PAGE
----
Tuesday, June 19, 2007

Bob Woodward's (35-Years-Later) Moment Of DUH

You can't make this stuff up:

A reader from Rancho Mirage, Calif., asked: "In light of Watergate, why did the "investigative" branch of the press miss so badly on the Bush-Cheney spin machine to justify Iraq? Was the lesson of Watergate wasted, or was the press serving the country well?"

Woodward replied: "I think the press and I in particular should have been more aggressive in looking at the run-up to the Iraq war, and specifically the alleged intelligence that Iraq had weapons of mass destruction stockpiles. To answer the WMD question before the March 2003 invasion would have been a monumental task, but one that we should have undertaken more systematically."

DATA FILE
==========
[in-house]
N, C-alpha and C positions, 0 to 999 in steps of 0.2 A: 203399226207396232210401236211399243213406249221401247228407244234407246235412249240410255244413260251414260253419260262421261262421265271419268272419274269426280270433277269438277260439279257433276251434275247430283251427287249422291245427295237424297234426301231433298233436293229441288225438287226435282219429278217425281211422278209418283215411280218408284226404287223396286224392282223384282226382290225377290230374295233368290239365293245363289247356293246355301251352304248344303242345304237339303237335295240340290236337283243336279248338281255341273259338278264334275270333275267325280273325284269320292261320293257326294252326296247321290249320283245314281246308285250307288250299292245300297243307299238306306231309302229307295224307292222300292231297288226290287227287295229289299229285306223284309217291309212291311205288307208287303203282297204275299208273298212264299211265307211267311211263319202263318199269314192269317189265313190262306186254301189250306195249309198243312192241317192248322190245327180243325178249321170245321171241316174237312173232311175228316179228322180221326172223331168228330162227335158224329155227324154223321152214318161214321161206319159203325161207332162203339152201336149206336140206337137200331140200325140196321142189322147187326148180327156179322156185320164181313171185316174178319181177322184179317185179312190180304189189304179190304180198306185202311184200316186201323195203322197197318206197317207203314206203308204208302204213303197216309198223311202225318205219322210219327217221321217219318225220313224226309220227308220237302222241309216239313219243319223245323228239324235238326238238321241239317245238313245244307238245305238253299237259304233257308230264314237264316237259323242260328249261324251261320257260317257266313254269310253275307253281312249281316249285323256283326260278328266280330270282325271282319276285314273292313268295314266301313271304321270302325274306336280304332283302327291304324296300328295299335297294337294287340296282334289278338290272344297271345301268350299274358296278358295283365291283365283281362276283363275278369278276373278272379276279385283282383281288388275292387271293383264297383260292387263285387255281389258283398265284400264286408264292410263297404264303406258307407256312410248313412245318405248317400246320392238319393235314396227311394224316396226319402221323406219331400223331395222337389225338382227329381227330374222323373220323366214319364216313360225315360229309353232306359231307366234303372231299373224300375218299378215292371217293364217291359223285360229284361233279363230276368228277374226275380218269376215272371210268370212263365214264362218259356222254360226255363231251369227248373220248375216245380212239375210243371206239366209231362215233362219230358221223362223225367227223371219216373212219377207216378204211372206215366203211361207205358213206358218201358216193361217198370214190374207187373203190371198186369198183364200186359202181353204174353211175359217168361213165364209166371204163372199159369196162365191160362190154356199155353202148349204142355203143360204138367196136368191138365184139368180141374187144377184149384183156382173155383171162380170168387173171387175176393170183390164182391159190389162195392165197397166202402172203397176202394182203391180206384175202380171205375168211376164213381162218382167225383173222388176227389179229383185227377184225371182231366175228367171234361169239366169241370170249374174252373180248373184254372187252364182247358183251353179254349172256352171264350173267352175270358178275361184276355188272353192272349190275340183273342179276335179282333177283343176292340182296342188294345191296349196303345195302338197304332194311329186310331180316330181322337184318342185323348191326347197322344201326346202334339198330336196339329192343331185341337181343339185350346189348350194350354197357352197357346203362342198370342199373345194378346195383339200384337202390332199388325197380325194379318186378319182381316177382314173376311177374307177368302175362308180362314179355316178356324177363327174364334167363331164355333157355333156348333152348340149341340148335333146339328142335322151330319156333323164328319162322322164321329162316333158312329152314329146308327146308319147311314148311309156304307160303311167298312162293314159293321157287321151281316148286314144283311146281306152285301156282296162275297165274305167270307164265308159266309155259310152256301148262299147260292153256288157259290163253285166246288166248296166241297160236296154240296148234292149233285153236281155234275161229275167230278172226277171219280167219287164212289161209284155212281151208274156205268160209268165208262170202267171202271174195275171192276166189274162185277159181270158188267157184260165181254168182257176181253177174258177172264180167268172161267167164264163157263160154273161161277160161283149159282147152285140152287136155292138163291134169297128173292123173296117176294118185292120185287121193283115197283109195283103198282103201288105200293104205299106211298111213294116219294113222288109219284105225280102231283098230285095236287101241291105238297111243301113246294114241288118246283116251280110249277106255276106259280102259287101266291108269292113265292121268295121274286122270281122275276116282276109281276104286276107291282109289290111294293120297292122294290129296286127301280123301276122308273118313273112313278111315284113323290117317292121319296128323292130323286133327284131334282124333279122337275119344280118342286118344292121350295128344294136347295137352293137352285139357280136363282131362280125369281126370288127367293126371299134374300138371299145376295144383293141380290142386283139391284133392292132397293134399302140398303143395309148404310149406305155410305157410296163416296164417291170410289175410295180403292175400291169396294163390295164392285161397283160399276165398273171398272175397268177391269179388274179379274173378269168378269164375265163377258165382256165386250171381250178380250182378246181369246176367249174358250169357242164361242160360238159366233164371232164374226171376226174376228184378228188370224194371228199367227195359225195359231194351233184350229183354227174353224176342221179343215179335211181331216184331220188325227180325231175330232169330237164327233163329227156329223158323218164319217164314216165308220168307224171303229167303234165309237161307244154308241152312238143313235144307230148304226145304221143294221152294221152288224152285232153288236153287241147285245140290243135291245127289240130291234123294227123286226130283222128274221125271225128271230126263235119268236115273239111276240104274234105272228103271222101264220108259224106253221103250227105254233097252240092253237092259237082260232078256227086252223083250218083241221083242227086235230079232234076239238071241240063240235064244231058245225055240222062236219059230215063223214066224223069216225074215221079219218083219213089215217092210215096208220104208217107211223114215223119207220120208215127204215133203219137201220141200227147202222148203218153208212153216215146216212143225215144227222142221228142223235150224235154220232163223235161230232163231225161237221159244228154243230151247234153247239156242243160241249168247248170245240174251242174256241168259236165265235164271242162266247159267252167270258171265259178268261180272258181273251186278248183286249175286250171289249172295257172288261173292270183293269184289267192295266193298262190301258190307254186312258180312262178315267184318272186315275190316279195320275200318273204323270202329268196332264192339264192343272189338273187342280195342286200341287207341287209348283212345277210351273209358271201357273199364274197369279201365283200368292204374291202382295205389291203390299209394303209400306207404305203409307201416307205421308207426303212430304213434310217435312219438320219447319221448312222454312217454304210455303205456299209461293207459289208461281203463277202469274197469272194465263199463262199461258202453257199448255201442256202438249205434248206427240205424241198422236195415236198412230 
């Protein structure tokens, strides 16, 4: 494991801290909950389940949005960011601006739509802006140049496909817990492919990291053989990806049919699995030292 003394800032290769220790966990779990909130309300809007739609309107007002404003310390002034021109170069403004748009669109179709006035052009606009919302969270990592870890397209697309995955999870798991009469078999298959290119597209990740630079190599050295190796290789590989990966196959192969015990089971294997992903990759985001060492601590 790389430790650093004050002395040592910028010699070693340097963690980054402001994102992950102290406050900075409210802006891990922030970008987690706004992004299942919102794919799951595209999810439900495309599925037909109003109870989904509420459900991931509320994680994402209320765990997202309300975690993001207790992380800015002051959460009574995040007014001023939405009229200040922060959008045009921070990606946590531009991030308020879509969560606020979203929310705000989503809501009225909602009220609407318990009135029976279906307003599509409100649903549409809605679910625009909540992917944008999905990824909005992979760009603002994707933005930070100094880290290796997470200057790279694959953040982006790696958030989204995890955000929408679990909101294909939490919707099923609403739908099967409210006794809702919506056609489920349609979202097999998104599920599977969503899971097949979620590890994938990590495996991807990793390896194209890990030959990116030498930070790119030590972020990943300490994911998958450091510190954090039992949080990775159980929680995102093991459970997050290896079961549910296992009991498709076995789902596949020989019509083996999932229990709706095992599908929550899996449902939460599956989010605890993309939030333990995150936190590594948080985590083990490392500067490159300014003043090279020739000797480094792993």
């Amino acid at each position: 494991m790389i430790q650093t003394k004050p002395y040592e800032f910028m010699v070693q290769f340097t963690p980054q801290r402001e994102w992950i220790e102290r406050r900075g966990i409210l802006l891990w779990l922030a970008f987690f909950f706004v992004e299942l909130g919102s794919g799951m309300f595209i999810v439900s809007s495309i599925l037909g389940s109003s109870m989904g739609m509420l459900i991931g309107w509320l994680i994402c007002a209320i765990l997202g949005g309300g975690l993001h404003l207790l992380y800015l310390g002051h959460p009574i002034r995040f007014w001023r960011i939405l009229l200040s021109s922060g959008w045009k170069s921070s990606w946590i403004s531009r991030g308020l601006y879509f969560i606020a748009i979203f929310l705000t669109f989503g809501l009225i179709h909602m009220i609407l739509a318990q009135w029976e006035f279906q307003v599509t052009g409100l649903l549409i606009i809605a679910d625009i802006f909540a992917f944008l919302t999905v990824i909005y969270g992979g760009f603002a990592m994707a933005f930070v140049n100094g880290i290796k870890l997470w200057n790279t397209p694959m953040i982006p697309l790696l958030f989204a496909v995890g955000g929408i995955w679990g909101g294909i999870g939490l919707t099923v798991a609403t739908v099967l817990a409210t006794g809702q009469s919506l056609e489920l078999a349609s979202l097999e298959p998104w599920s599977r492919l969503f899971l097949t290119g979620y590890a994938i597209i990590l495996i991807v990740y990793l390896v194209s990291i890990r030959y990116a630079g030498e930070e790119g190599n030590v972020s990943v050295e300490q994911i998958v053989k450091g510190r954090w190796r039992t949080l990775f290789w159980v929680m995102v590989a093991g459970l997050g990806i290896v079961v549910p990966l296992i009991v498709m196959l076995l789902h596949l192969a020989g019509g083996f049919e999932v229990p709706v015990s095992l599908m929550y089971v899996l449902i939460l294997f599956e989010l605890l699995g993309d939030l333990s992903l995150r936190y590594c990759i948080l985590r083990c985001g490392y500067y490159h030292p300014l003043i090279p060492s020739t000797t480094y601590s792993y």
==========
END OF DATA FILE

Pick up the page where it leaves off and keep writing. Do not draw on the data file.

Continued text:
Later, in response to a similar question, he added: "I think we've learned a lot from Watergate and from the handling of controversy and scandal in all the presidents' administrations since then. At the same time, as I said earlier, I wish everyone would be more aggressive -- the press and the Congress, and in developing a fuller system of accountability. Hopefully those in government also would see the value of transparency. Speaking openly and honestly gets issues out on the table, and as Nixon himself once said, 'it's the coverup that always matters.'"

Bread, meet butter.

Hold onto that synaptic leap, Bob.

Best bar bet in the world: Delilah didn't do it.
Judges 16:19--


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